Cove will join Swan and Dolphin in Marriott portfolio at Walt Disney World

Posted | Contributed by Jeff

Marriott International, which owns and operates the Swan and Dolphin hotels, revealed plans Tuesday for a new project called The Cove with 349 rooms.

Read more from WFTV/Orlando.

When you look over the past several years, and what's on the drawing board, it really is remarkable the amount of lodging and resort development that is occurring both at WDW and around Orlando in general.

It feels a bit like Vegas 10-20 years ago when you couldn't build resorts and hotels fast enough. Eventually the bubble will burst (like Vegas did), but for the foreseeable future, Central Florida is like a runaway locomotive with tourism and bullish visitation projections.

They really are in a "build it and they will come" mode...and it seems to be working.

ApolloAndy's avatar

There will obviously be a huge push for Galaxy's Edge just like there was for WWHP. And the 50th anniversary 2021 stuff will also probably draw a big bump. The question is whether that will be a sustainable bump or whether they will need to continue to expand just to keep all the hotels full. I suspect they know more than this armchair quarterback.

Hobbes: "What's the point of attaching a number to everything you do?"
Calvin: "If your numbers go up, it means you're having more fun."

Jeff's avatar

I stayed in Dolphin a few years ago because a friend had a room on race weekend, and it was a total dump. Were they still Starwood properties then? Everything was in desperate need of replacement in the rooms and in the halls.

Jeff - Editor - - My Blog - Phrazy

S/D probably went a few years too long before upgrading/renovating. It was overdue, although I really had no complaints staying there multiple times over the past decade.

However, I know that as of last year, they just finished sinking $150M into the properties upgrading them and I think you'd be pretty satisfied with their new decor and design elements. Long overdue, but the improvements and room upgrades are pretty nice. I stayed there last fall and it was on par with any other upscale business class property around.

Last edited by Hanging n' Banging,
Jeff's avatar

My bigger complaint is that it wasn't the Disney experience that you get even at the value resorts. I like that you describe it as "business class," because that's something different than a resort hotel, even when it's the "cheap" properties.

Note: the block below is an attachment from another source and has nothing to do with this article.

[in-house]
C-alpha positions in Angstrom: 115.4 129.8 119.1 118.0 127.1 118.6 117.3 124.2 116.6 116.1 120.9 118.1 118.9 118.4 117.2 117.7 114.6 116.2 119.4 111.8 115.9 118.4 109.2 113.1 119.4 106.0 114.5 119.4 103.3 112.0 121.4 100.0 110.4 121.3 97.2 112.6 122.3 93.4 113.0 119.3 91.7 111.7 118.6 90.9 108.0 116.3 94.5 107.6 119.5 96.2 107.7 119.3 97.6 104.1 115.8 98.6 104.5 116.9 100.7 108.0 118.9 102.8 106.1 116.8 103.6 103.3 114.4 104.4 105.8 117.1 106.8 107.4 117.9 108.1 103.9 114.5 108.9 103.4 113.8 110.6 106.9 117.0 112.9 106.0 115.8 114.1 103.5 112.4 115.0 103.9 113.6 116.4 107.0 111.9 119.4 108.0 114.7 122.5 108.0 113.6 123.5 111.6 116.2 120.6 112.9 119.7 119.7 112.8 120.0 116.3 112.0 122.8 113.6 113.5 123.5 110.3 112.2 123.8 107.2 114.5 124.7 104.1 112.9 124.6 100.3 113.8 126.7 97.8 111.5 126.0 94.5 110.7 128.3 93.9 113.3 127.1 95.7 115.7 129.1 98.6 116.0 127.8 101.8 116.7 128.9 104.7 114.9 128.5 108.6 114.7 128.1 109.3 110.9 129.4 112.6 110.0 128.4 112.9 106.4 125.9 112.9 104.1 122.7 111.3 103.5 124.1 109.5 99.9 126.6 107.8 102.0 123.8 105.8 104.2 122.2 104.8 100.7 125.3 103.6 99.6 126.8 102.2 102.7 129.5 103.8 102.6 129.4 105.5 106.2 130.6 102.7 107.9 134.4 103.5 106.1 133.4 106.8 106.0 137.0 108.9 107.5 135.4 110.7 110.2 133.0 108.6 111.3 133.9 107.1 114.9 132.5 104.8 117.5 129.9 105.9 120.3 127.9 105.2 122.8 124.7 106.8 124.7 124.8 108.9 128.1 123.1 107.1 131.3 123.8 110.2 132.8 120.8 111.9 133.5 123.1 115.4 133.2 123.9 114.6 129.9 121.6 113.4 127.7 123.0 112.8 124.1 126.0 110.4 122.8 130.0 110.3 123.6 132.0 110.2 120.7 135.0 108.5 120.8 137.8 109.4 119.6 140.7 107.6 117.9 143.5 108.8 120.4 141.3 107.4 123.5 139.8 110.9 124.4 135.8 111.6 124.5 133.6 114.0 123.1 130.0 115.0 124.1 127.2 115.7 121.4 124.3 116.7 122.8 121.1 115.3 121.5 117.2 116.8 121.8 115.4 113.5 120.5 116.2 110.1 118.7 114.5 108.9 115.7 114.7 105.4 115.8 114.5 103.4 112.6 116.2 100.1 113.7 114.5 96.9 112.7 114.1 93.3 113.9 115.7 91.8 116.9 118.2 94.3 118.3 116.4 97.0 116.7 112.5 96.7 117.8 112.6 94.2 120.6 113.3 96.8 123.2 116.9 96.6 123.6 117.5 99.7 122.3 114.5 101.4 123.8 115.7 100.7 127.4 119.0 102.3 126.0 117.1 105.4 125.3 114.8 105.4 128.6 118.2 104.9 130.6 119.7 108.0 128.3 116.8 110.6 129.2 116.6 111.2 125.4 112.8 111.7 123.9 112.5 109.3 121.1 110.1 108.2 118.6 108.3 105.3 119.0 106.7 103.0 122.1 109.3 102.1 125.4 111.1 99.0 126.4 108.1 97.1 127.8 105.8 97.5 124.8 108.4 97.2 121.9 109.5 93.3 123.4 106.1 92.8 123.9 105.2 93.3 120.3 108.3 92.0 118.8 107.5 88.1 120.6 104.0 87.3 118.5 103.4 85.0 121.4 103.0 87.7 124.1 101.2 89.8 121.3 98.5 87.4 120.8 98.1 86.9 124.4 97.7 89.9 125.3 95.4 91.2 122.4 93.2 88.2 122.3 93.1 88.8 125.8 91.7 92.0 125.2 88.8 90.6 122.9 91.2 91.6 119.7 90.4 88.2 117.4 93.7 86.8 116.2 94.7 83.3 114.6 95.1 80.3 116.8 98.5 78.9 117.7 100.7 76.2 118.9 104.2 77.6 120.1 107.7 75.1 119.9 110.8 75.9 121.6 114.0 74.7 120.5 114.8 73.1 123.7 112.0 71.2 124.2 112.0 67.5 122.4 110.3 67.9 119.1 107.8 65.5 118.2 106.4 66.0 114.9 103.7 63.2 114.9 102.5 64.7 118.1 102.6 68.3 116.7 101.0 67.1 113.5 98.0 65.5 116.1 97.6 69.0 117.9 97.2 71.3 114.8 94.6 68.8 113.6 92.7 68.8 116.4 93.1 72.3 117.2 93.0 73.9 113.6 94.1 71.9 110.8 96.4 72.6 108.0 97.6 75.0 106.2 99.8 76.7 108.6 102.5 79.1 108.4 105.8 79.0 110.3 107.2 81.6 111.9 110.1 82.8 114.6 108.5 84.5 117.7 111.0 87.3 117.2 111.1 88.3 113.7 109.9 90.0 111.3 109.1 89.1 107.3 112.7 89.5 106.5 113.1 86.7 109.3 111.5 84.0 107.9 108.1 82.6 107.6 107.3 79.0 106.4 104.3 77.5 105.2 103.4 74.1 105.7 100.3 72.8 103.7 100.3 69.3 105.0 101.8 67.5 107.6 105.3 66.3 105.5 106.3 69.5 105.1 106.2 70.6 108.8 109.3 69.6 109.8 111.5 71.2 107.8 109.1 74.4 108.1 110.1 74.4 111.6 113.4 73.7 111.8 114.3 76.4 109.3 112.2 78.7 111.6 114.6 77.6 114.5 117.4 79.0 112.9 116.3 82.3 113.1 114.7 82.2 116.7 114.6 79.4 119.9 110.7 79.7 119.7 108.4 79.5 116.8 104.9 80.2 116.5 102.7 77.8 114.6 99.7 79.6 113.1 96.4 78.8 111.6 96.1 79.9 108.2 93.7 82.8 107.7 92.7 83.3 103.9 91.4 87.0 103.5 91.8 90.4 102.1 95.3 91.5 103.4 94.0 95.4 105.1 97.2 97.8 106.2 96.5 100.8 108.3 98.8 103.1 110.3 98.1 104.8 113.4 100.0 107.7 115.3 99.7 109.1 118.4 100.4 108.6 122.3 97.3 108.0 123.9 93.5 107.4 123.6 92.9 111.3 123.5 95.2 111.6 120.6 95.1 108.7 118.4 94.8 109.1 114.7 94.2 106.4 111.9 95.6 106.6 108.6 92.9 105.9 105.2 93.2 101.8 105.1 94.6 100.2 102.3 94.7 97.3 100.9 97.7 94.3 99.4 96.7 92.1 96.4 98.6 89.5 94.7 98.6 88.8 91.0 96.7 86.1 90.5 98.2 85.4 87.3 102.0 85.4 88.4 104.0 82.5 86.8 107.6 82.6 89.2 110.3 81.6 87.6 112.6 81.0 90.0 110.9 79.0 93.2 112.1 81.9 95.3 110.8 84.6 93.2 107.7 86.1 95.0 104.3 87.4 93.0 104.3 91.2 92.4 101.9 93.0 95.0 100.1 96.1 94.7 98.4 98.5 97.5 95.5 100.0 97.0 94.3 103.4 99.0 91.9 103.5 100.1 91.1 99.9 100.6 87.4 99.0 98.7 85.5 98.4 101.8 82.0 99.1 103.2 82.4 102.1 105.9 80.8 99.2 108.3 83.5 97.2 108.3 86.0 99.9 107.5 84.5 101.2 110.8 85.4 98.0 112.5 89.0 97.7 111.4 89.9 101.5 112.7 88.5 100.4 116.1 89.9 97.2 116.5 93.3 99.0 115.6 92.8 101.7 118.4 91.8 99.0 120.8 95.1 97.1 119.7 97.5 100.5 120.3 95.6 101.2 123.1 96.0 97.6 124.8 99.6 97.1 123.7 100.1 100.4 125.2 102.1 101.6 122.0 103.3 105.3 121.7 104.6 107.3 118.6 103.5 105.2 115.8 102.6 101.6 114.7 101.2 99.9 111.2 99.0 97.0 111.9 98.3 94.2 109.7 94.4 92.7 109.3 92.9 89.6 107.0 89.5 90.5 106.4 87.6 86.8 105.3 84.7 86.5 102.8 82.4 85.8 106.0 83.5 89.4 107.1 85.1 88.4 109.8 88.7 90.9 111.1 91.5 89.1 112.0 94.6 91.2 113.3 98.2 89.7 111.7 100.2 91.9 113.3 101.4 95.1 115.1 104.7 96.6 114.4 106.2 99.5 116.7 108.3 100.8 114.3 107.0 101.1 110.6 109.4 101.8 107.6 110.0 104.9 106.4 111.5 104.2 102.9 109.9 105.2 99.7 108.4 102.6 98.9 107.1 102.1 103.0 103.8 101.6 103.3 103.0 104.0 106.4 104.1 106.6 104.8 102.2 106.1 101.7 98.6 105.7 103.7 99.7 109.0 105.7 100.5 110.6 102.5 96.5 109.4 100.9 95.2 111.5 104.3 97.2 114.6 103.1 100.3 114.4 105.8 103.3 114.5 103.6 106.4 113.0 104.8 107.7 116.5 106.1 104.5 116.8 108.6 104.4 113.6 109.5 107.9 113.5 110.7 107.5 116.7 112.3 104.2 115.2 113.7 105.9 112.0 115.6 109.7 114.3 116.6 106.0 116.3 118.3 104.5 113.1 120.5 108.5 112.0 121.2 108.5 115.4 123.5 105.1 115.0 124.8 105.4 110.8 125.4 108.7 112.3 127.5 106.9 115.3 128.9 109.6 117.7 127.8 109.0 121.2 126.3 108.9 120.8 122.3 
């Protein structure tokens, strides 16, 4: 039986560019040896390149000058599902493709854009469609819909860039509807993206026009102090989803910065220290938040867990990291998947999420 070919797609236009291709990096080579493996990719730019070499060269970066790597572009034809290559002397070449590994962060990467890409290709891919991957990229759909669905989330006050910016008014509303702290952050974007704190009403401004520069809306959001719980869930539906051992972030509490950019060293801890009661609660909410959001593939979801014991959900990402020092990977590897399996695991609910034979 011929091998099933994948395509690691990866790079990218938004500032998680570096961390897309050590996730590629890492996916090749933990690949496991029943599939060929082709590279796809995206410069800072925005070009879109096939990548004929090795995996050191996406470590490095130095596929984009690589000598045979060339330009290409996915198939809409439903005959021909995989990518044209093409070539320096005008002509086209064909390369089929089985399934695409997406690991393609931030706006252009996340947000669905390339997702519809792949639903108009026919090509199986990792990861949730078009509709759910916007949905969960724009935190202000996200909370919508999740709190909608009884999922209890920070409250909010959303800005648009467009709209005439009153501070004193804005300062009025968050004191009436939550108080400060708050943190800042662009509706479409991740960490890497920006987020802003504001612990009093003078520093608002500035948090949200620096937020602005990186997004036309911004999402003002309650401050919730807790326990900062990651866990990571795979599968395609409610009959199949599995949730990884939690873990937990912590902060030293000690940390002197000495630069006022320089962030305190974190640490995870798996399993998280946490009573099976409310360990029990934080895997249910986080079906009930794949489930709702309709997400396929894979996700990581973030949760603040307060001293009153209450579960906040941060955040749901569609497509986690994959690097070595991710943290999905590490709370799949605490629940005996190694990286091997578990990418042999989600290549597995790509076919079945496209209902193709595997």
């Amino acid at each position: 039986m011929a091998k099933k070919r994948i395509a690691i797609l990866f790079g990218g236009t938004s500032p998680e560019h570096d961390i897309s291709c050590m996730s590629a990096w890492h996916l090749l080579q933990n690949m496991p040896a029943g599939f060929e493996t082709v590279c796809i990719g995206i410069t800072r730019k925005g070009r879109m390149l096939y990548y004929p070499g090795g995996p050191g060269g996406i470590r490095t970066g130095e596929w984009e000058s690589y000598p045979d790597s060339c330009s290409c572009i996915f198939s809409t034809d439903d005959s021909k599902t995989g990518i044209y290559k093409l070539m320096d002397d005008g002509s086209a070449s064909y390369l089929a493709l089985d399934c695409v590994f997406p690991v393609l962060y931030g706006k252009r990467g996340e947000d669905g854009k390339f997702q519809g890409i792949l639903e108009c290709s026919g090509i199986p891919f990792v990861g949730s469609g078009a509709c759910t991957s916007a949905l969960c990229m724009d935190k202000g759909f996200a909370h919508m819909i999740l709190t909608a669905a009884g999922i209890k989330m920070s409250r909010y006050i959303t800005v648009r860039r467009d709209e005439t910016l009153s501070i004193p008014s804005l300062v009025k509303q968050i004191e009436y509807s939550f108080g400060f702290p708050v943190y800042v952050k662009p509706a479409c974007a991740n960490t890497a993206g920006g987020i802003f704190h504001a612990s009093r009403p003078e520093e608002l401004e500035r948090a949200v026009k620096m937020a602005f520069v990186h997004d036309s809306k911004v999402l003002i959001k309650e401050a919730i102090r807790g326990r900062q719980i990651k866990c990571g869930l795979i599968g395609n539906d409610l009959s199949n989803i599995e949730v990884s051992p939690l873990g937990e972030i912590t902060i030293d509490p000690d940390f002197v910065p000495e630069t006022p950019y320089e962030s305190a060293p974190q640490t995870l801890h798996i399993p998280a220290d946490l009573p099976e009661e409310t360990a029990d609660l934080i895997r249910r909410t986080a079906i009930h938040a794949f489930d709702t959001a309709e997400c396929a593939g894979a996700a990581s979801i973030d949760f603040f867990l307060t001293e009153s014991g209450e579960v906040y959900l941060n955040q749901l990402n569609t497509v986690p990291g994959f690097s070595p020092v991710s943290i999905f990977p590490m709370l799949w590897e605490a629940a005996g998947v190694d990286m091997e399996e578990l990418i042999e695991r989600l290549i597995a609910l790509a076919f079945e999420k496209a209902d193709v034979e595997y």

Jeff - Editor - - My Blog - Phrazy

And I came to a realization that there’s a percentage of conference attendees that could give a hoot. Our last trip to Disney was for a large, annual meeting (my partner’s) and you better believe we took advantage of Disney and the parks. We were at a deluxe resort and we had a good option for multi-day tickets. But there were many, many attendees who didn’t set foot in a park in a week. They spent the time either working or drinking at a hotel bar somewhere. Springs is now an excellent choice for the people who don’t want or need a theme park, too.
I’ve always had the impression that at least one or two of the resorts cater to that kind of traveler- maybe they actually need more.

Last edited by Jeff,
eightdotthree's avatar

I liked staying at the S&D. Only downside from my perspective is that you don't get the Magical Express service. I didn't realize it was a Marriott property now. Points would get us a few nights free.

Marriott purchased Starwood in 2015.

I gave some consideration to staying at the Swan or Dolphin this fall when we can up for a couple nights for the Epcot Food and Wine. I thought it might be nice if I drank a little too much to just walk back to the hotel (or catch a boat). Decided to save the extra money, stay off property, and spend more on food and wine. Didn't regret it.

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